While exploring a dormant volcano I noticed a pattern in the size of the pebbles. Lapilli, also known as “little stone,” had a consistency of being closer to the volcano. The size of lapilli is about 2mm to 64mm.When further away the pebbles get smaller and smaller until you have volcanic ash, which is considered anything smaller than 2mm. A volcanic bomb is really close to the volcano. These are anything bigger than 64mm. If you were taking notes those would be the observations you see and lapilli would come later.
There are many ways you can tell if you are near a crater, one way I will explain is looking at the size of the pebbles. When there is an eruption, debris emits from the volcano. Debris such as magma comes out and it hardens in the sky. When little pieces harden they travel further than the heavier pieces. The volcanic ash, which is smaller than 2mm in diameter, travels further than the volcanic bombs and lapilli, which are bigger in diameter. So if you’re walking toward a volcano and your taking notes you will notice that in the beginning the rocks are smaller and called volcanic ash. Scientists say that volcanic ash can travel for miles. If there is to much it can block the suns rays and cause global cooling and ice ages. Volcanic ash makes up most of the pyroclastic material you see in the volcanoes. As you walk they will get bigger and turn to lapilli. As you get really close to the crater there will then be volcanic bombs on the ground. This is how you know how close you are to a volcano that may have once erupted.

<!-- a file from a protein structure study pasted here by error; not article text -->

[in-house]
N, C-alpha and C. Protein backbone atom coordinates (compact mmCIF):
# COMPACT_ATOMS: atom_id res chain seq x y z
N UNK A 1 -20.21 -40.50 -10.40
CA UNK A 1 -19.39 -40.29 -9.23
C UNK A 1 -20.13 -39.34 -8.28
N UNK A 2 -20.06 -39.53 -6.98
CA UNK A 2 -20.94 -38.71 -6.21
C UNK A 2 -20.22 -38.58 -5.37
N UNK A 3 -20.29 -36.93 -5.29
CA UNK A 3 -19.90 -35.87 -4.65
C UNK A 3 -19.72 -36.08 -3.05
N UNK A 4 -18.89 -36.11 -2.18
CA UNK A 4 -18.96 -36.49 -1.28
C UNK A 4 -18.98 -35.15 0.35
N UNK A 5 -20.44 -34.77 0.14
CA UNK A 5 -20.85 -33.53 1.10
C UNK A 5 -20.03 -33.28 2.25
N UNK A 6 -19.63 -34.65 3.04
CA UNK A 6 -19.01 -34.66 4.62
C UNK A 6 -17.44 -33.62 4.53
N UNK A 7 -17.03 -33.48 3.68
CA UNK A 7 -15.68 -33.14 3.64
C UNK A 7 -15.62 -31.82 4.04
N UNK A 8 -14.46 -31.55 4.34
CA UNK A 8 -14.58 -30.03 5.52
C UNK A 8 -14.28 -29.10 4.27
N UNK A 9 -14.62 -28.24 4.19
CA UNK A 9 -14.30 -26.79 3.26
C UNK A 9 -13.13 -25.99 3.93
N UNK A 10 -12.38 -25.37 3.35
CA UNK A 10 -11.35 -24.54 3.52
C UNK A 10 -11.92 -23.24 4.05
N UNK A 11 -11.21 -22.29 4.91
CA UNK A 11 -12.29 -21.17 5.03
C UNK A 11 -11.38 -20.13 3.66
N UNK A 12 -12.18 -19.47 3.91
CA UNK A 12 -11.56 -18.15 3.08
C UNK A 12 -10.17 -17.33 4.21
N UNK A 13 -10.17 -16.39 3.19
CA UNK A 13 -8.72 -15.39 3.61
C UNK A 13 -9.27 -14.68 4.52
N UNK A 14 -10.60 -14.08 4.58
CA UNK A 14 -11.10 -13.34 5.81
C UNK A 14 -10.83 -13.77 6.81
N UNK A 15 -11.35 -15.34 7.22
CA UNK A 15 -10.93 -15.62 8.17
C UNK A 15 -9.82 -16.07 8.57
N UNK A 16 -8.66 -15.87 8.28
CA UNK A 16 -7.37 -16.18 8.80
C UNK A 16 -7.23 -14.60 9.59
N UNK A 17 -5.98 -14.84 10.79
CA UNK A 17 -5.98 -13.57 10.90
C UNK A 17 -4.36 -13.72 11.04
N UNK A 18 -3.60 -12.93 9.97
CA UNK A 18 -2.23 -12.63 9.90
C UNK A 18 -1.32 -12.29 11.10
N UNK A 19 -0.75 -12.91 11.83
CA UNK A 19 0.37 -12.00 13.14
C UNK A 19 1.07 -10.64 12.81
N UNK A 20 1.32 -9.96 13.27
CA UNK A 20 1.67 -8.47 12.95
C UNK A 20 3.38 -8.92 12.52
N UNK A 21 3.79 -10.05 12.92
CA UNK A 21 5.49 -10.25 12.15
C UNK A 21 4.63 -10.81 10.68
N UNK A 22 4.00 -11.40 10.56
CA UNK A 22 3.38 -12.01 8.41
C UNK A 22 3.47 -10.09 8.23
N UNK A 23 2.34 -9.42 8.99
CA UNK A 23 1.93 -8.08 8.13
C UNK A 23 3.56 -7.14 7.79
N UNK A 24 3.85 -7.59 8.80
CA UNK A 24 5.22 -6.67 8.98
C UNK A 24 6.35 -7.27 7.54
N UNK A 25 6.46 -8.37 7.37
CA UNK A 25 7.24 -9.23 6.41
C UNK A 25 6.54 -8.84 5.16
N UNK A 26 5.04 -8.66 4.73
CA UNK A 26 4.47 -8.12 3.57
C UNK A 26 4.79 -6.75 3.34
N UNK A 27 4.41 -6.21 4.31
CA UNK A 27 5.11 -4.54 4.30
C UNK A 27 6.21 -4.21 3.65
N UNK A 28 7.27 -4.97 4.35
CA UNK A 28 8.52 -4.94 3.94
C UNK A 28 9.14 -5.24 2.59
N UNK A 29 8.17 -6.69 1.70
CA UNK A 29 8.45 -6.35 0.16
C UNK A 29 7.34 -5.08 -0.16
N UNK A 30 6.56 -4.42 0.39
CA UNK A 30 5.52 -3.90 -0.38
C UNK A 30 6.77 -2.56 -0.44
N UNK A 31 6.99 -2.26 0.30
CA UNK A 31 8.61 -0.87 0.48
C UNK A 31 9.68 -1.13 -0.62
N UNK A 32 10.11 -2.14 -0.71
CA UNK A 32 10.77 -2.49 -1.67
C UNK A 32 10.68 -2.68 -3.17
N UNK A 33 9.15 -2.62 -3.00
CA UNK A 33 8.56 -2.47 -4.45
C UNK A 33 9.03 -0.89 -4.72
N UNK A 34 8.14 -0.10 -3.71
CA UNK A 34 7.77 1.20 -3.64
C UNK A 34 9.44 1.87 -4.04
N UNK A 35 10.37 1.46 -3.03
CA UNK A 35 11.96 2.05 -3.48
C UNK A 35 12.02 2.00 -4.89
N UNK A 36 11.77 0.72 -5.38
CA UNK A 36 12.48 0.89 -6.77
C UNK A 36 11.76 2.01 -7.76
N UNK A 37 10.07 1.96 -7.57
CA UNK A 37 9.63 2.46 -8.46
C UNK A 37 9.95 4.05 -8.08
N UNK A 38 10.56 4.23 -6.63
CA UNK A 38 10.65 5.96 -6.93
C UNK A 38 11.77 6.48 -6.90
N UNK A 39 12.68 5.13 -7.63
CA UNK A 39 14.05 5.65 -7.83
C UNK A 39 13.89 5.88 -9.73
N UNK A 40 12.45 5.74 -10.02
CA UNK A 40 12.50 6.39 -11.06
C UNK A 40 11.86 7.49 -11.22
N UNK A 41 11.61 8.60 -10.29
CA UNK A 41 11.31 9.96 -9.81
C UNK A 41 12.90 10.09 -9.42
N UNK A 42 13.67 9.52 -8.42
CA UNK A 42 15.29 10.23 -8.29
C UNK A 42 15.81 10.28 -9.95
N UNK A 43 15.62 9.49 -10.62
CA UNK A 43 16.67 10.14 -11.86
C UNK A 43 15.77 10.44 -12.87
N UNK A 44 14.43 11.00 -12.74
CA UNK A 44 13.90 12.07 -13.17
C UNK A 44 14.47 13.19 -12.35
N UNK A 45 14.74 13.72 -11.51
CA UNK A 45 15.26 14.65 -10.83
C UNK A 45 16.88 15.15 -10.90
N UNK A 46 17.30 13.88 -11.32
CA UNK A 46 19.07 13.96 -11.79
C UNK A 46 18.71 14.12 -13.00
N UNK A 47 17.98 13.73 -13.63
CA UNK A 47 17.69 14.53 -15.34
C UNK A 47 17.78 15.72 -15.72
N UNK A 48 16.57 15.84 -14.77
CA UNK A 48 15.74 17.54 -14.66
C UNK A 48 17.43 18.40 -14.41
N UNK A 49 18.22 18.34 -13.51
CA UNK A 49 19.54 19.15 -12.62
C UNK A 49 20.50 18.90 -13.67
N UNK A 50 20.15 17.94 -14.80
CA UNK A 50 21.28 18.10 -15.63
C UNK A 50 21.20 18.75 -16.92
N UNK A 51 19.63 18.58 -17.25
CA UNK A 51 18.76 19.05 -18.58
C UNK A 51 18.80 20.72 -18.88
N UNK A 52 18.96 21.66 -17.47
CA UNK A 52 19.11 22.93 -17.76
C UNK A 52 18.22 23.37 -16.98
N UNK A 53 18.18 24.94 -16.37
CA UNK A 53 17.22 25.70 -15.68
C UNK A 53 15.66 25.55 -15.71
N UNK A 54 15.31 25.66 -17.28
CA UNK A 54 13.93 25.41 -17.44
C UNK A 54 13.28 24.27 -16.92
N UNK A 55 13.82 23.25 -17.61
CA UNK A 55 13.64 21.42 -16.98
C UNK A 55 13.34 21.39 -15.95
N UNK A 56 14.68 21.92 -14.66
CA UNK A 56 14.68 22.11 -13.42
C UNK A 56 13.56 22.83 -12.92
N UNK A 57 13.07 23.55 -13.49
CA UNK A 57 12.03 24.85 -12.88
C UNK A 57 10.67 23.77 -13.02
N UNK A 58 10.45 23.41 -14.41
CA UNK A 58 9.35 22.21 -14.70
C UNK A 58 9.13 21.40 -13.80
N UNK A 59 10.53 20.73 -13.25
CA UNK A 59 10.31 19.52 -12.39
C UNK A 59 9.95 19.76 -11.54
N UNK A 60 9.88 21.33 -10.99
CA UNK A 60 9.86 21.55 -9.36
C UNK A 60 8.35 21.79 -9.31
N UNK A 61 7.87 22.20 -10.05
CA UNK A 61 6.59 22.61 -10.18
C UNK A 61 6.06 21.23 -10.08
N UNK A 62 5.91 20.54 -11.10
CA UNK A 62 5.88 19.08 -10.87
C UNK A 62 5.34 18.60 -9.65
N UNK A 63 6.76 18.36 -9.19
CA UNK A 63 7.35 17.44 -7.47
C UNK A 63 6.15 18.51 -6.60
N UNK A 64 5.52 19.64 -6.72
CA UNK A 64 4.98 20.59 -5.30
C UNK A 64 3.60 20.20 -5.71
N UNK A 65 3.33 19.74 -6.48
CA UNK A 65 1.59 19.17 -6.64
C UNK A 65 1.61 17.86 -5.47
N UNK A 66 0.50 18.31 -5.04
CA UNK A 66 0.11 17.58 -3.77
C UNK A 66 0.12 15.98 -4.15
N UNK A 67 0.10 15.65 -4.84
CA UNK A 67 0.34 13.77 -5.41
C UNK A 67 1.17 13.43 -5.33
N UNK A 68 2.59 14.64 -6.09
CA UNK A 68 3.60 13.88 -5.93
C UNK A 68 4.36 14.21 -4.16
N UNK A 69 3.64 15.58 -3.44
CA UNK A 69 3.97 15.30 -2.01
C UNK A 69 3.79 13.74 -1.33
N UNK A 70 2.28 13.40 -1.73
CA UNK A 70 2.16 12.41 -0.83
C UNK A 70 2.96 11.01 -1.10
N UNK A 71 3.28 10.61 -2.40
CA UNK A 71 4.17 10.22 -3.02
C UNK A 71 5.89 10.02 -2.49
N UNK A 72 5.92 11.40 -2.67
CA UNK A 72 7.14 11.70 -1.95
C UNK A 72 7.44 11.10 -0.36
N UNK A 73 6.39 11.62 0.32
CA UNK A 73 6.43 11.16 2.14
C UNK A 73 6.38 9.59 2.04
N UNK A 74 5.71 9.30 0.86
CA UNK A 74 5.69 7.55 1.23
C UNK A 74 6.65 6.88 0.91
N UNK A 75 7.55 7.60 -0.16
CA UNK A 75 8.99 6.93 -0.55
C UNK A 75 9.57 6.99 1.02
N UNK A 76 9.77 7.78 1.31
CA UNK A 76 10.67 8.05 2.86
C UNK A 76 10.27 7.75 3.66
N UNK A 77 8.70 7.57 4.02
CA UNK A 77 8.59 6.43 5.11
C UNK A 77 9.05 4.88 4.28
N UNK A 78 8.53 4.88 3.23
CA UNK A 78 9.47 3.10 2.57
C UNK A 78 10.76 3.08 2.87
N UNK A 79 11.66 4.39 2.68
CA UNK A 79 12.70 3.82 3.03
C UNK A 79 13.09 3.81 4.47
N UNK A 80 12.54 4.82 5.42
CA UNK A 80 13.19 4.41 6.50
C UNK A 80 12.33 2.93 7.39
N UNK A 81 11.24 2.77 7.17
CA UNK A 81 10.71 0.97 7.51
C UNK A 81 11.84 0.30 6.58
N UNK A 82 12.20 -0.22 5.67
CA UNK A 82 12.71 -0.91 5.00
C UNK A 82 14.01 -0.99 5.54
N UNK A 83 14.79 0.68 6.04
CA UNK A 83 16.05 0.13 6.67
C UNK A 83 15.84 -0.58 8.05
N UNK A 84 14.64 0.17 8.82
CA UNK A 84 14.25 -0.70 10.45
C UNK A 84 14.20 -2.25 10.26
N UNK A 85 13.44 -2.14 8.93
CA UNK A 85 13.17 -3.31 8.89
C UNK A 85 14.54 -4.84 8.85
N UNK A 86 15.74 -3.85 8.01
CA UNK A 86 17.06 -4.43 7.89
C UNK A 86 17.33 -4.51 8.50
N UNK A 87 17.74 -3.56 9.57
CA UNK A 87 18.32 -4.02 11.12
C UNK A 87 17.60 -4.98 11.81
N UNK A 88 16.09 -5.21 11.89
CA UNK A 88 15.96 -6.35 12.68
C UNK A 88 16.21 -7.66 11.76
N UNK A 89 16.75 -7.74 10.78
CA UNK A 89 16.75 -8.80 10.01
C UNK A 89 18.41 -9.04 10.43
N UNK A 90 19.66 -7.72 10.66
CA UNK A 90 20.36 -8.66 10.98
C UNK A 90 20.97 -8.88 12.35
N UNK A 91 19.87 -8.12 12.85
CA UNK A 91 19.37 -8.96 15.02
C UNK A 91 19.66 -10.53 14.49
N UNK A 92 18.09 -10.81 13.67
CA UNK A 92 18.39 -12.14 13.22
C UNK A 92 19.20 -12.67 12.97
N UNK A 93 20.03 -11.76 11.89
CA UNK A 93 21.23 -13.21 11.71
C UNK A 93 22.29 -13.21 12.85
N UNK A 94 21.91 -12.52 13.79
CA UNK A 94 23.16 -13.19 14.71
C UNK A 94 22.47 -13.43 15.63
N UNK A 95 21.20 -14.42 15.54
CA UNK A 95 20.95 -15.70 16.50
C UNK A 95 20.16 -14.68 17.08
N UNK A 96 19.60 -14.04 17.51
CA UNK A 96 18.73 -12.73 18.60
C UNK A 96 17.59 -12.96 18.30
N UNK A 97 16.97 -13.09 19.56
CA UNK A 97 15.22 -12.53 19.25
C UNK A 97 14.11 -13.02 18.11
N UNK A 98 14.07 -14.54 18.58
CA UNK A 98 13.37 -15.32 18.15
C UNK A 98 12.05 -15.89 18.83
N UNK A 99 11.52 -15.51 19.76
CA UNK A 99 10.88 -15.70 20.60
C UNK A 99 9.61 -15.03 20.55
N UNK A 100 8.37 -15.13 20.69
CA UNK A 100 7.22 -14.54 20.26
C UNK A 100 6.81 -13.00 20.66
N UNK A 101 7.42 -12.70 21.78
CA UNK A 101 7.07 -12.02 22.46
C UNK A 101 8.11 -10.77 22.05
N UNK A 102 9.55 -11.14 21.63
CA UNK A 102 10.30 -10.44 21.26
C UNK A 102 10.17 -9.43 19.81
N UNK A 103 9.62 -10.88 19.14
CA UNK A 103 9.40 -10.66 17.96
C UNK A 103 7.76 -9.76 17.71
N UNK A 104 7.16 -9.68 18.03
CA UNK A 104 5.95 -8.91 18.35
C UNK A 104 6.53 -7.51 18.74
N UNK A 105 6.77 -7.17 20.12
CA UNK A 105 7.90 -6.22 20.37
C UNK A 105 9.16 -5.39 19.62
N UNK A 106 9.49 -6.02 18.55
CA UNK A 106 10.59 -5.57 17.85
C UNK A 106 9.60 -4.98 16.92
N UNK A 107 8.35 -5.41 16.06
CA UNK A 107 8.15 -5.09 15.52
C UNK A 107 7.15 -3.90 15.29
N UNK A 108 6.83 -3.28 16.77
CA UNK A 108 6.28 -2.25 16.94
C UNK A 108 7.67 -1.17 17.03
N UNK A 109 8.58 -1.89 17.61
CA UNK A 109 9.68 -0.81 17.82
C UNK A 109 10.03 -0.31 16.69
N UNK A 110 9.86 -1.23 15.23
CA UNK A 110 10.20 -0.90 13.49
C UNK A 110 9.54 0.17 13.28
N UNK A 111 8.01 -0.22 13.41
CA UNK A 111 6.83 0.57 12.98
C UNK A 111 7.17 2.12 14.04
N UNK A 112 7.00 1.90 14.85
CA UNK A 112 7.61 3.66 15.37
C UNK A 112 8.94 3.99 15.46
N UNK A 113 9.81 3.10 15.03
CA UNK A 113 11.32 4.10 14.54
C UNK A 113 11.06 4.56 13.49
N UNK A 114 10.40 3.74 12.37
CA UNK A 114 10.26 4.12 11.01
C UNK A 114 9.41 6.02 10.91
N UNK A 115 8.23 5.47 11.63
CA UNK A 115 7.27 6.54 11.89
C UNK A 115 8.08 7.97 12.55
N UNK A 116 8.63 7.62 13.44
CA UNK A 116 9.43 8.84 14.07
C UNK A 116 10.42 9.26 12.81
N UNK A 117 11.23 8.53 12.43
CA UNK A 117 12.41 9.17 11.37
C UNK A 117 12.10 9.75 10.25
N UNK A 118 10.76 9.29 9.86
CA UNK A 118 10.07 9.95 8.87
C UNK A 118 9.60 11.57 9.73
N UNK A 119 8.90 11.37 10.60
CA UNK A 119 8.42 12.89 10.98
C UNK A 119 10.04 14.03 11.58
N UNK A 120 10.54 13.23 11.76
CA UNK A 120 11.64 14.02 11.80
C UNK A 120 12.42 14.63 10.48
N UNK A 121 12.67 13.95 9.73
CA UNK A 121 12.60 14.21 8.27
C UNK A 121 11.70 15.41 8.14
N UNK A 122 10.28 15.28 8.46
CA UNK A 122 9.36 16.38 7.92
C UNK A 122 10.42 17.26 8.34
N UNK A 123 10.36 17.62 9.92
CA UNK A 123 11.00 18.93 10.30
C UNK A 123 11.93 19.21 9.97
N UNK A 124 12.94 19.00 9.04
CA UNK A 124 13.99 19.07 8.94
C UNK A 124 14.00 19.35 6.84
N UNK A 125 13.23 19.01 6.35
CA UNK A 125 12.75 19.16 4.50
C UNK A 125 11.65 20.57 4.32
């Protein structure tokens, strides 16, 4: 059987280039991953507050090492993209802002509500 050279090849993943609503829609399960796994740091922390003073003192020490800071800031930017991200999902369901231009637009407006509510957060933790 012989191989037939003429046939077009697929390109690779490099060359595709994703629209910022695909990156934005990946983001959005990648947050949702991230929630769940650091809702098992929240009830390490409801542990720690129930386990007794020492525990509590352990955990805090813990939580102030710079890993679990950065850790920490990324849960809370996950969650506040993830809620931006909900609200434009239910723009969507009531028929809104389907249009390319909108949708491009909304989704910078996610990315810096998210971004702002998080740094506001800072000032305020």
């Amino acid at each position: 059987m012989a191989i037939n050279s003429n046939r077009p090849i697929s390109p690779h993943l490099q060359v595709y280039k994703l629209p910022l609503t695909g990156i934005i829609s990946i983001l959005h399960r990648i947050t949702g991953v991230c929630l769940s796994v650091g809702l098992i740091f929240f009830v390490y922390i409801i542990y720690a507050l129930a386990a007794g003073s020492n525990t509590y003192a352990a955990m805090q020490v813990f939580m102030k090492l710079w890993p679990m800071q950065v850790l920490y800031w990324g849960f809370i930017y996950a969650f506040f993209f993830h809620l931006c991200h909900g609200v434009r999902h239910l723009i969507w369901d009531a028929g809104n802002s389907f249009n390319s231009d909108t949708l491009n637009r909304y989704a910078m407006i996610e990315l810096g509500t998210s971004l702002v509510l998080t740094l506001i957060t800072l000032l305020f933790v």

There are many ways you can tell if you are near a volcano. I have described one of the most common ways to tell. First it will start as volcanic ash when you are far away. Then, it will turn into larger material called lapilli. When you get really close the biggest of volcanic rocks, volcanic bombs, are what you will see. This is how you can tell if you are walking towards the center of a volcano, or going away. JL5